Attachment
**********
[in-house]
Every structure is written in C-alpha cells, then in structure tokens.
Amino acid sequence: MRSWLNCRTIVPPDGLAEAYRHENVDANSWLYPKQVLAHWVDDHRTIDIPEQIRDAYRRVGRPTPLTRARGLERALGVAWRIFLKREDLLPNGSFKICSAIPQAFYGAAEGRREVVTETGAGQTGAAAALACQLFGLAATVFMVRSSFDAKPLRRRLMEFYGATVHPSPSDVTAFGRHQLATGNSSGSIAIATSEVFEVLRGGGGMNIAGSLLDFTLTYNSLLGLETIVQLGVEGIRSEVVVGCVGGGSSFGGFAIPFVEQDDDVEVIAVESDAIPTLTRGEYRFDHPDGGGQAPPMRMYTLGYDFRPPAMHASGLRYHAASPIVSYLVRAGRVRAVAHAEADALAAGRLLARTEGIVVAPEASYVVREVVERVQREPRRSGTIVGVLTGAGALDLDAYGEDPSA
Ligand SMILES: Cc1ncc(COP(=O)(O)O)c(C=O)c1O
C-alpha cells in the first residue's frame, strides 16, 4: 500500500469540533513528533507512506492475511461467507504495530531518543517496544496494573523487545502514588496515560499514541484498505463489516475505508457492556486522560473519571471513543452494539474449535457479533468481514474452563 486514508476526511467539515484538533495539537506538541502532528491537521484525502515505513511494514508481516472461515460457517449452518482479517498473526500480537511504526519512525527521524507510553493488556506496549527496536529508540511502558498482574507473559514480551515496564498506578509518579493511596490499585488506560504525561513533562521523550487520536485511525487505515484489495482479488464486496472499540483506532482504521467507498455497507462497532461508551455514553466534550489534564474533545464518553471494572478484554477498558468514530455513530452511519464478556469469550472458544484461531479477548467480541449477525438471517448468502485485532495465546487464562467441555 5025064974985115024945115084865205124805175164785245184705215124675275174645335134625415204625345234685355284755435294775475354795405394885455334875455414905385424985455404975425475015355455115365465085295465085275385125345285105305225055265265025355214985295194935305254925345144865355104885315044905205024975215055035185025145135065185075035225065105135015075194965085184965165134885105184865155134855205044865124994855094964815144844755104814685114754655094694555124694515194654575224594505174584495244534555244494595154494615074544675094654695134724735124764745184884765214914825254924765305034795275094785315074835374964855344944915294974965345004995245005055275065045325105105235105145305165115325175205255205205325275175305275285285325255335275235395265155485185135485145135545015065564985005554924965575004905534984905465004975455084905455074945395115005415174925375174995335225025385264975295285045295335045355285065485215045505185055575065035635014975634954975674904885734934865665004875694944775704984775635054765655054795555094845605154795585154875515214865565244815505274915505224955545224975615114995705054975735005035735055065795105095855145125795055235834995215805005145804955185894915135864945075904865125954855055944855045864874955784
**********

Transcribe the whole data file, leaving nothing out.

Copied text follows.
[in-house]
Every structure is written in C-alpha cells, then in structure tokens.
Amino acid sequence: MRSWLNCRTIVPPDGLAEAYRHENVDANSWLYPKQVLAHWVDDHRTIDIPEQIRDAYRRVGRPTPLTRARGLERALGVAWRIFLKREDLLPNGSFKICSAIPQAFYGAAEGRREVVTETGAGQTGAAAALACQLFGLAATVFMVRSSFDAKPLRRRLMEFYGATVHPSPSDVTAFGRHQLATGNSSGSIAIATSEVFEVLRGGGGMNIAGSLLDFTLTYNSLLGLETIVQLGVEGIRSEVVVGCVGGGSSFGGFAIPFVEQDDDVEVIAVESDAIPTLTRGEYRFDHPDGGGQAPPMRMYTLGYDFRPPAMHASGLRYHAASPIVSYLVRAGRVRAVAHAEADALAAGRLLARTEGIVVAPEASYVVREVVERVQREPRRSGTIVGVLTGAGALDLDAYGEDPSA
Ligand SMILES: Cc1ncc(COP(=O)(O)O)c(C=O)c1O
C-alpha cells in the first residue's frame, strides 16, 4: 500500500469540533513528533507512506492475511461467507504495530531518543517496544496494573523487545502514588496515560499514541484498505463489516475505508457492556486522560473519571471513543452494539474449535457479533468481514474452563 486514508476526511467539515484538533495539537506538541502532528491537521484525502515505513511494514508481516472461515460457517449452518482479517498473526500480537511504526519512525527521524507510553493488556506496549527496536529508540511502558498482574507473559514480551515496564498506578509518579493511596490499585488506560504525561513533562521523550487520536485511525487505515484489495482479488464486496472499540483506532482504521467507498455497507462497532461508551455514553466534550489534564474533545464518553471494572478484554477498558468514530455513530452511519464478556469469550472458544484461531479477548467480541449477525438471517448468502485485532495465546487464562467441555 5025064974985115024945115084865205124805175164785245184705215124675275174645335134625415204625345234685355284755435294775475354795405394885455334875455414905385424985455404975425475015355455115365465085295465085275385125345285105305225055265265025355214985295194935305254925345144865355104885315044905205024975215055035185025145135065185075035225065105135015075194965085184965165134885105184865155134855205044865124994855094964815144844755104814685114754655094694555124694515194654575224594505174584495244534555244494595154494615074544675094654695134724735124764745184884765214914825254924765305034795275094785315074835374964855344944915294974965345004995245005055275065045325105105235105145305165115325175205255205205325275175305275285285325255335275235395265155485185135485145135545015065564985005554924965575004905534984905465004975455084905455074945395115005415174925375174995335225025385264975295285045295335045355285065485215045505185055575065035635014975634954975674904885734934865665004875694944775704984775635054765655054795555094845605154795585154875515214865565244815505274915505224955545224975615114995705054975735005035735055065795105095855145125795055235834995215805005145804955185894915135864945075904865125954855055944855045864874955784